The principal problem with the new footage and effects work was how much it clashed with the older material, especially pre-existing scenes that had new, largely computer-generated, additions matted in. The Spartan Mos Eisley Spaceport of the first film of the trilogy was made into a bustling metropolitan center--more densely populated and more congested. In theory that would have been a great idea. But the new digitally-perfect Patrol Dewbacks looked sparklingly clean, the large computerized Jurassic Park rejects were far too precise and much too distinct against the dry, gritty backdrop of Tatooine, and even against the grainy, endearingly imperfect film the movie was shot on.

Furthermore--and the Mos Eisley scene is a perfect example--much of the new footage was done to indulgence, as if it was in competition with the story line it was supposed to complement. Luke, Obi-Wan, and the two droids pull into the city practically unnoticed as a computer-generated Jawa is thrown from its enormous reptilian mount, "comically" swinging helplessly in the air, clutching the animal's reins. Hovering droids dart about in a distracting fashion, disrupting the sense of urgency as Stormtroopers search the city for Luke and Obi-Wan.

The same holds true for scenes in Return Of The Jedi, particularly scenes in Jabba's Palace. There is of course the unendurable and pointless dance segment, coupled with more "comic relief" in the form of dopey alien back-up vocalists. And call me "Old School," but whose bright idea was it to replace the obviously superior original animatronic Sy Snootles and the Max Rebo Band with second-rate computer-generated impostors? They even changed the song and added another dippy digital singer who looked more irritatingly Muppet-like than the real Muppets that were actually used in the films.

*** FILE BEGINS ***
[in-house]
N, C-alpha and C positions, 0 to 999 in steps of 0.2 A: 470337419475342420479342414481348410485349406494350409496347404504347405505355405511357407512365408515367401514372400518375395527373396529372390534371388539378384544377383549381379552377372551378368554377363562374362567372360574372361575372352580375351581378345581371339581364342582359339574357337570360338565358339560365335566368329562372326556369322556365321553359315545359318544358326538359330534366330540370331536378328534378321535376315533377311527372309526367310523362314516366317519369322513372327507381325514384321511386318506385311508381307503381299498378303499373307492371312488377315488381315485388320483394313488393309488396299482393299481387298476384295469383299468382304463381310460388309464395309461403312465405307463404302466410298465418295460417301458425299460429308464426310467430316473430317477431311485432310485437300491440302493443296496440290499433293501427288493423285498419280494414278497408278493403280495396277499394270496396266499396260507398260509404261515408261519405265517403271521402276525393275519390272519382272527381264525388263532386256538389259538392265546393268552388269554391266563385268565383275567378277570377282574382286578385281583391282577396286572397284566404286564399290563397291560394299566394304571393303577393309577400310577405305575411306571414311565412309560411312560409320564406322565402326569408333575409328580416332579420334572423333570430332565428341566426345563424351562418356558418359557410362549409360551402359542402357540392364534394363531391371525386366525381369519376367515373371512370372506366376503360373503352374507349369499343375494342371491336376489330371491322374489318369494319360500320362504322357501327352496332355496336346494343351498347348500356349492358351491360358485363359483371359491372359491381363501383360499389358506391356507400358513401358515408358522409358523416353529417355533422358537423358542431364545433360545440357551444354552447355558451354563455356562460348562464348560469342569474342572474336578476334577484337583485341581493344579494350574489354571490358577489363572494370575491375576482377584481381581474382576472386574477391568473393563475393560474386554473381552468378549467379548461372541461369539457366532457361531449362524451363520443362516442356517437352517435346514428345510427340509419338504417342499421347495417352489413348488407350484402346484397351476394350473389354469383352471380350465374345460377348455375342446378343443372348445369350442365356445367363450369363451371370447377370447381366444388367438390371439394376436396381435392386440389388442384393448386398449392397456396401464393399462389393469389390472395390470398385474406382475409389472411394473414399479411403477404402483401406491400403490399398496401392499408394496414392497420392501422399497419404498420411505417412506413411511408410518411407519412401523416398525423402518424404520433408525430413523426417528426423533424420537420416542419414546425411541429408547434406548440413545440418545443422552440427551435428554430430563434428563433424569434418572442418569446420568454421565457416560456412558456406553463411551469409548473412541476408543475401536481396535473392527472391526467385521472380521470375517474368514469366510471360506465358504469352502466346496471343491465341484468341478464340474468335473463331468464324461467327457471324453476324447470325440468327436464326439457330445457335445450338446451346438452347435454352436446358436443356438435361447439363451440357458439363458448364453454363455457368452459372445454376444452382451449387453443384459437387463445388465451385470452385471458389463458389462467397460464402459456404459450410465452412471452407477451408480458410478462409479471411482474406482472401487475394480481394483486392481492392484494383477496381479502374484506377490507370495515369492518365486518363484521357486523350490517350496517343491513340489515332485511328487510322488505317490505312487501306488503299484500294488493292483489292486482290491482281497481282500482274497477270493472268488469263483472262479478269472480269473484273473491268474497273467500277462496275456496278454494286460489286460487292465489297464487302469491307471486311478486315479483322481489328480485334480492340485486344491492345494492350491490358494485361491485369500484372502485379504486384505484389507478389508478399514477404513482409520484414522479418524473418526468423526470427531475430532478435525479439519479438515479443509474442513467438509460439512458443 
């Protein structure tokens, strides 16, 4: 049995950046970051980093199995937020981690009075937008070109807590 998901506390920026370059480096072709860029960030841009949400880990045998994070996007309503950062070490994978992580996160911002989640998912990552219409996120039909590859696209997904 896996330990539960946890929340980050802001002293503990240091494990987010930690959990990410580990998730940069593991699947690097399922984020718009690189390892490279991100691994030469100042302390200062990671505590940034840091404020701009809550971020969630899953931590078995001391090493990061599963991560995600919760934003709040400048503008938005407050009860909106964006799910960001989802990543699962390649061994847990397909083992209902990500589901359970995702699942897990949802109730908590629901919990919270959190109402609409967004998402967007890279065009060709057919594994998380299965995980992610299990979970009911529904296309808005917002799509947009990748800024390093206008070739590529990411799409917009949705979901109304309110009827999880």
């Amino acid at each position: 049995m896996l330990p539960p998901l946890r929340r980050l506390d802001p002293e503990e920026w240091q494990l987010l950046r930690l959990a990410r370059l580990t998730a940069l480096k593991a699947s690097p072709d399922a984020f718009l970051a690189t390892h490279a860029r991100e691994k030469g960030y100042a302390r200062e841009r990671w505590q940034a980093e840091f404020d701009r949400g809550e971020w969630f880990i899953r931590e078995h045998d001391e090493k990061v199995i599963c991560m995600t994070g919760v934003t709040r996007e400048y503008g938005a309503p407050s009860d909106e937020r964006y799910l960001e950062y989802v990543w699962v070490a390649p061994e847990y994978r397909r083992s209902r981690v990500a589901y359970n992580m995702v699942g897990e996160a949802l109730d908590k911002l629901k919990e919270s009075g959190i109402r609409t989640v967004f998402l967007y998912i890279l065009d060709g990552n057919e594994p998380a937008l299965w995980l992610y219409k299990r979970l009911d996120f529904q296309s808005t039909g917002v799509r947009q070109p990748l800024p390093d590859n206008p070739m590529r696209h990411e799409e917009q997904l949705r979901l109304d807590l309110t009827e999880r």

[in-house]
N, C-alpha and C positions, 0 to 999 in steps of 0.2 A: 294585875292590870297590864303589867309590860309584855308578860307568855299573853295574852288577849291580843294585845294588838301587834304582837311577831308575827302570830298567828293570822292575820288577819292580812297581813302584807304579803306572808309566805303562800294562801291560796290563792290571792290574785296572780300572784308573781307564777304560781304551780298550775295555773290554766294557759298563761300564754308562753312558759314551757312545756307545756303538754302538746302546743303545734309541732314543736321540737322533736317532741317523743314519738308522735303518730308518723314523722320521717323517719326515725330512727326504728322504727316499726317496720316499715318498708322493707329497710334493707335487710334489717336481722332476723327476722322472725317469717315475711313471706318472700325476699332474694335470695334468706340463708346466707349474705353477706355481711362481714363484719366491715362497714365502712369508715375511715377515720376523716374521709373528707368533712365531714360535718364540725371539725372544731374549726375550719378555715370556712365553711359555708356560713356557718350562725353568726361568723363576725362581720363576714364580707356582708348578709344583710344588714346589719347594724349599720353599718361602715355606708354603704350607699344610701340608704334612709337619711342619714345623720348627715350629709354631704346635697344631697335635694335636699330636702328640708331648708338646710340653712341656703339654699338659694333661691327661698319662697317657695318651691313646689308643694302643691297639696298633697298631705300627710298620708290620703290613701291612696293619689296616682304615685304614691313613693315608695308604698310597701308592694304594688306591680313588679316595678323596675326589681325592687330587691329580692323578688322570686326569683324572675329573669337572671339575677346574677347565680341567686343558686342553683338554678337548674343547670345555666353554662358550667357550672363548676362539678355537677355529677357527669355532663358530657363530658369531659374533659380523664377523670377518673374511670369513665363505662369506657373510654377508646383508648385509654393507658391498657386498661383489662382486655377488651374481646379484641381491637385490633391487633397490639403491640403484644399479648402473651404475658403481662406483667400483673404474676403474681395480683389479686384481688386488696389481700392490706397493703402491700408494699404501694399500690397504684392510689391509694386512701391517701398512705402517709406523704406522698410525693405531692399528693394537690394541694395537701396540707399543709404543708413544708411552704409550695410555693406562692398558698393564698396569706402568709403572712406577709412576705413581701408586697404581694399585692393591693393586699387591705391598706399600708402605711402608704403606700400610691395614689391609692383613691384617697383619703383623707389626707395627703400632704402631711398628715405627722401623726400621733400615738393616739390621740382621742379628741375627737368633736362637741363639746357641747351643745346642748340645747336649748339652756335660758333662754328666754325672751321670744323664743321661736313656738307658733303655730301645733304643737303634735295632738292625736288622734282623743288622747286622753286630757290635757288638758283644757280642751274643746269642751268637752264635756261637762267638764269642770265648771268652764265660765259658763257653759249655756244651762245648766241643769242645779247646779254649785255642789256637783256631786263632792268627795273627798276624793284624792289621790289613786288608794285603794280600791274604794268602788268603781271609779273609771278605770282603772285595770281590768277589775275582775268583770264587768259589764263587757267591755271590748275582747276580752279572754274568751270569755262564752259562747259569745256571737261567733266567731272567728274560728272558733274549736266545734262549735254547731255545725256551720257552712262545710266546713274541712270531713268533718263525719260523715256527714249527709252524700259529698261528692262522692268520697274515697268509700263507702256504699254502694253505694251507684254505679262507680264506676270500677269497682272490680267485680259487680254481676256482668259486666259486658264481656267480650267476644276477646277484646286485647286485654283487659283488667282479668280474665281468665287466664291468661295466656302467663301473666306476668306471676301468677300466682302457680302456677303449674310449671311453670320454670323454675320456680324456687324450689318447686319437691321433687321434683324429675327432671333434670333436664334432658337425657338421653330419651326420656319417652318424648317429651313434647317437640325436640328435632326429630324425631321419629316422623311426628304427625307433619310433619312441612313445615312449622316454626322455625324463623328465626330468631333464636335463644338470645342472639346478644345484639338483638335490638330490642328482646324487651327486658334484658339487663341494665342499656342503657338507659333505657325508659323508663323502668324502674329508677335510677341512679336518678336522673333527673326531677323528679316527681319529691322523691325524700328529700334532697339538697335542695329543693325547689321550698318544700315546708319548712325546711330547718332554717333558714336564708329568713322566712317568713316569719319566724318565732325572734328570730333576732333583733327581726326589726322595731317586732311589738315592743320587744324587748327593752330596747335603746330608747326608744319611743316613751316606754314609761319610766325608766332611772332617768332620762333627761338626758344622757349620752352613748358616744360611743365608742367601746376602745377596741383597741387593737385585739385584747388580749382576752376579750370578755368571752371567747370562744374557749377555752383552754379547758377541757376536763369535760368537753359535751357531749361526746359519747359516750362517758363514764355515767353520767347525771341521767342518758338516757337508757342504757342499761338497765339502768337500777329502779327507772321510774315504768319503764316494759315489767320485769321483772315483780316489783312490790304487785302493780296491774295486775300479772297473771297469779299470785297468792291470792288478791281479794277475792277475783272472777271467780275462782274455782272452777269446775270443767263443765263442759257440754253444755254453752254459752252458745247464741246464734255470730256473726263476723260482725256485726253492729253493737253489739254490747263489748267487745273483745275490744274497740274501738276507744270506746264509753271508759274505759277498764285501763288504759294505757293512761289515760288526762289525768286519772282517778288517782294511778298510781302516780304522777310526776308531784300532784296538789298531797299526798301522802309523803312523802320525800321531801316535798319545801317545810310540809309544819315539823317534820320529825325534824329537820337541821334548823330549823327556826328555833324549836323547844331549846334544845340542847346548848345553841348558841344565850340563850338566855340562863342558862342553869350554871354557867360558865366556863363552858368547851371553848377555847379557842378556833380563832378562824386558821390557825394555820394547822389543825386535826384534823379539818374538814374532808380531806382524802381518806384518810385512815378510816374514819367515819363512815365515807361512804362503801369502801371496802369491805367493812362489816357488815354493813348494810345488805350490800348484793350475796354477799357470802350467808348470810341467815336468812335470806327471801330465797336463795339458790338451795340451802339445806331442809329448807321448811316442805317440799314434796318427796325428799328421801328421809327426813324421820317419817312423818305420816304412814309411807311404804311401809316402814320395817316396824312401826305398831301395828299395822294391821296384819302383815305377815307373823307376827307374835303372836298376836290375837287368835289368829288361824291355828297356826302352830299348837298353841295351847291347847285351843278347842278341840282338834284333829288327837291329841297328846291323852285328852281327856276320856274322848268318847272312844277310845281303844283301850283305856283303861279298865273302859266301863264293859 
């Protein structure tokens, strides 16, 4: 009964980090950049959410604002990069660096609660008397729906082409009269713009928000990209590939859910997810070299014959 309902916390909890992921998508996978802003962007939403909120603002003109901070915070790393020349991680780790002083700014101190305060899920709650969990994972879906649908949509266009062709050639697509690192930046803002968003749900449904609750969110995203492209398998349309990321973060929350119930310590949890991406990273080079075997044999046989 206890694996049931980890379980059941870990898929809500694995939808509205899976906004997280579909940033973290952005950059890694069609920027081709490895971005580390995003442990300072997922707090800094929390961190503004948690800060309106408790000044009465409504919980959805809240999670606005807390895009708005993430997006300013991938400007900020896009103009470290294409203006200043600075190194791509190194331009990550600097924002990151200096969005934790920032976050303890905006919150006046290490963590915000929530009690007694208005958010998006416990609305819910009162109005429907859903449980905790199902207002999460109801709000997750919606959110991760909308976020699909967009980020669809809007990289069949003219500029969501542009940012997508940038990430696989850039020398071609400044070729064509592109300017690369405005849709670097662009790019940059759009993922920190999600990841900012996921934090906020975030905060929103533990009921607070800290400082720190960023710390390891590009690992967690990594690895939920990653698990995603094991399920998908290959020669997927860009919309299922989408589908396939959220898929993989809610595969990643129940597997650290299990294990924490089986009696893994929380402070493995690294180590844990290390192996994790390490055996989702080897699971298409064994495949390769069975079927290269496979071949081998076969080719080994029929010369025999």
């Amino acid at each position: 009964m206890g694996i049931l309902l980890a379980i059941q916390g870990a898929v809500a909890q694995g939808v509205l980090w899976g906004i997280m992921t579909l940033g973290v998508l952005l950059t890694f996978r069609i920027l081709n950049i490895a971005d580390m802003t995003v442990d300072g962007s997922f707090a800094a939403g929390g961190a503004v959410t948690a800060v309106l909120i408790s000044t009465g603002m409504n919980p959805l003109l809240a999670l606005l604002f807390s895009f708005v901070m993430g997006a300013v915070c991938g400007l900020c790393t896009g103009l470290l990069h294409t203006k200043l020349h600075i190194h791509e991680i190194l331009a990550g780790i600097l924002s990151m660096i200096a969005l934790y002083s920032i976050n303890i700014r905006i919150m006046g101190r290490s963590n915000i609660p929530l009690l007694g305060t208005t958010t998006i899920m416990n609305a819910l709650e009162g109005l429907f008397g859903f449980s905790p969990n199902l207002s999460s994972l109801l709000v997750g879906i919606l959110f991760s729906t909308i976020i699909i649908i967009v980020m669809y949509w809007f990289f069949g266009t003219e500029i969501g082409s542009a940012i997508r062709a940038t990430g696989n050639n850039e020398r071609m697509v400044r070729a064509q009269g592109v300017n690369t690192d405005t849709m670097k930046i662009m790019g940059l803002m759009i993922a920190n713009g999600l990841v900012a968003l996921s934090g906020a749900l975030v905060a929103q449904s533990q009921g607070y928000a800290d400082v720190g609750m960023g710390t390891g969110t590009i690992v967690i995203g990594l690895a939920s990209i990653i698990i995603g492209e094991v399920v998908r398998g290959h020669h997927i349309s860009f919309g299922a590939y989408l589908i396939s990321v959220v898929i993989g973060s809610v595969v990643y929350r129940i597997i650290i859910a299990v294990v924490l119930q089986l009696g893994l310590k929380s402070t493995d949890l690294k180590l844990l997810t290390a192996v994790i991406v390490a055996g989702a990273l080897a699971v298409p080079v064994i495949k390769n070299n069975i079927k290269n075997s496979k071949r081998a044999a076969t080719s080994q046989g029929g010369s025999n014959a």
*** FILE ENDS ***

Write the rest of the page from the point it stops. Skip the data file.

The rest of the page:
There was relief in some of the subtler additions. A nice new shot of a hulking, corroded Sandcrawler inching along the Tatooine desert, some additional air traffic over Mos Eisley, a few more X-Wings in the raid on the Death Star. The material that didn't compete with the film itself was wonderful: it didn't hit you over the head with its newness, and it let the viewer take the scenery in at his or her own pace.

The needlessly indulgent inclusions unfortunately spilled over into other aspects of the film that might have been interesting in their own right. I was most excited at seeing the inclusion of out-takes omitted from the original cuts of the movies. But the Special Editions' tendency toward overkill helped to ruin even those. For example: one of the most talked about scenes in the Special Edition release of Star Wars took place on Tatooine, a dialogue between Han Solo and Jabba The Hutt. I couldn't wait to see this scene, to see what was being said, and how it fit into its originally-intended format. And, in addition, how it would serve as a plot point that would later (chronologically speaking, in Return Of The Jedi) become self-referential. The scenes had been filmed in 1977 with a fat guy in a vest as a stand-in for Jabba The Hutt, whose appearance hadn't yet been agreed upon and who would be matted over at a later date.